Virginia elections put another state squarely in the energy-transition column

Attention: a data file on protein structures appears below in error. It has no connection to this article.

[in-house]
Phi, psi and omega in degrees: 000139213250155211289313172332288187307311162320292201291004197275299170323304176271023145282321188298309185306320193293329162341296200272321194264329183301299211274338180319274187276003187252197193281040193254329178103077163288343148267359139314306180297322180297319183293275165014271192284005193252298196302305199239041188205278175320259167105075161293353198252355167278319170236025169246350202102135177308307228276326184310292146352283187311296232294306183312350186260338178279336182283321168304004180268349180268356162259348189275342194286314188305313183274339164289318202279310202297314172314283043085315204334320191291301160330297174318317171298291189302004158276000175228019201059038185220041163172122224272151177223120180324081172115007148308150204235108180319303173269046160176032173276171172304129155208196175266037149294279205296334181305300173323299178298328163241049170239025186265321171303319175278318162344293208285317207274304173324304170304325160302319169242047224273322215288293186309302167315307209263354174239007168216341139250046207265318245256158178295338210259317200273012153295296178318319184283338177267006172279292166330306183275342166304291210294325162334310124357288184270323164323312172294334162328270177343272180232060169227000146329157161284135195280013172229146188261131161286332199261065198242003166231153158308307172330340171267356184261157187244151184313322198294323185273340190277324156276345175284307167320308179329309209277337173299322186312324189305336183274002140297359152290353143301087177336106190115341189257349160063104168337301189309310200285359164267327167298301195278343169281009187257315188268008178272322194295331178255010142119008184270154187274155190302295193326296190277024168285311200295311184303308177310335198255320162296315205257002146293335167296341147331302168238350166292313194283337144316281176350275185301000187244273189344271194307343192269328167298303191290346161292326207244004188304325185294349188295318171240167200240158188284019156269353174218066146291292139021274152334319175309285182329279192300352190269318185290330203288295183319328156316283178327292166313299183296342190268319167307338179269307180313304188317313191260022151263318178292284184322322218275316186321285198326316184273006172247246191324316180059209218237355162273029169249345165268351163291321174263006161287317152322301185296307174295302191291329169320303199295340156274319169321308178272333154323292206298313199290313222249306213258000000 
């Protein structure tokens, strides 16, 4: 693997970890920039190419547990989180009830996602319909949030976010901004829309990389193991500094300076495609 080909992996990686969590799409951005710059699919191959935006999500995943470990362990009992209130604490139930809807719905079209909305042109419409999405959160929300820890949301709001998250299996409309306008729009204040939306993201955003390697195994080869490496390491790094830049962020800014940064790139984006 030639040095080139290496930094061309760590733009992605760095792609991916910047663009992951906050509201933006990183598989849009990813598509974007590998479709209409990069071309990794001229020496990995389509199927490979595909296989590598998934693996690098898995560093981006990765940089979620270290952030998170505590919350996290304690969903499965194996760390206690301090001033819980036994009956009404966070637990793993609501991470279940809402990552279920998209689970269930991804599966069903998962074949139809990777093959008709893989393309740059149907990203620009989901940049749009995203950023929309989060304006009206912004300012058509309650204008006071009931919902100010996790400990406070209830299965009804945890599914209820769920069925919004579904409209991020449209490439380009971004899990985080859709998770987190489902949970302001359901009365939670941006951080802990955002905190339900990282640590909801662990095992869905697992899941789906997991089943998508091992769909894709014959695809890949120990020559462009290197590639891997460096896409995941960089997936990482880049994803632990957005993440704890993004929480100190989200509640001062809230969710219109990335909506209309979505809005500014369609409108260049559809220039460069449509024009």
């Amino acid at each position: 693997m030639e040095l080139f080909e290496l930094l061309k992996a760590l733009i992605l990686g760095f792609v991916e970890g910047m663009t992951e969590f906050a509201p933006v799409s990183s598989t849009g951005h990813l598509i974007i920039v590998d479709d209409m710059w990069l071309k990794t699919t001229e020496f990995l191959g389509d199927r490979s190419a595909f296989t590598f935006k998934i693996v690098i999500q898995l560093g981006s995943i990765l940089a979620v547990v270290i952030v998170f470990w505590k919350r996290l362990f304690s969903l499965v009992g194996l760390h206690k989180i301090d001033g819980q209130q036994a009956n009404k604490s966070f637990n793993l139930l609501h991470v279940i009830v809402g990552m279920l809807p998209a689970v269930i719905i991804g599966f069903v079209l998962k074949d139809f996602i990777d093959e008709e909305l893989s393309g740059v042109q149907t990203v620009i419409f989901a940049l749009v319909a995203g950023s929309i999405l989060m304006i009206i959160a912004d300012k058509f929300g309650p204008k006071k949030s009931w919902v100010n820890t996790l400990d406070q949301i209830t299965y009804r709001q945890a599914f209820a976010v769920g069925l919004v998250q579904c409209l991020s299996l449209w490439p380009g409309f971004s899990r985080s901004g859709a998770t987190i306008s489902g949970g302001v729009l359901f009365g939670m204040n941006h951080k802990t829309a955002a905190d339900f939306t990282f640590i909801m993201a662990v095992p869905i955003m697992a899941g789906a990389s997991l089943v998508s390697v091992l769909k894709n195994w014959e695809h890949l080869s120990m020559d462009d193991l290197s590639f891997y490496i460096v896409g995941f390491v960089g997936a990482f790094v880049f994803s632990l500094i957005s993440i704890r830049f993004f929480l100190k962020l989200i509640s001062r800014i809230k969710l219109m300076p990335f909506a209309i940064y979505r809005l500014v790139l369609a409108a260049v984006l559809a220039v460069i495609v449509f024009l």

first_img FacebookTwitterLinkedInEmailPrint分享E&E News:The Democratic governor of Virginia’s attempts to join the cap-and-trade compact of 10 states had been thwarted by Republican lawmakers, who had controlled the General Assembly in Richmond. That roadblock no longer exists.Climate policy in the U.S. has closely tracked with Democratic state victories in recent years. In 2018, Democrats seized control of all three branches of state government in Colorado, Nevada, New Mexico and New York and added to their narrow legislative majorities in Washington state.In the following months, New Mexico, New York and Washington all passed legislation to eliminate emissions from power plants by midcentury. Colorado passed a series of reforms meant to green its power supply while Nevada boosted its requirements for renewable energy.Northam has indicated that he wants to follow in those state’s footsteps. In September, he issued an executive order setting renewable energy goals for the state. They included generating 30% of Virginia’s power from renewables by 2030 and all power from non-carbon emitting sources by 2050.But with Republicans controlling the General Assembly in Richmond, the order lacked the force of other states. One big question will be how Democrats approach Dominion Energy Inc., the state’s largest utility. Dominion has emerged as a flashpoint in Virginia politics in recent years.But Dominion has also signaled it is willing to substantially boost its investment in renewables. When Northam issued his executive order establishing renewable energy goals, the utility responded with a statement saying “challenge accepted” Dominion recently announced plans to invest $8 billion in offshore wind.More: Democratic sweep thrusts Va. into ambitious role on climate Virginia elections put another state squarely in the energy-transition columnlast_img

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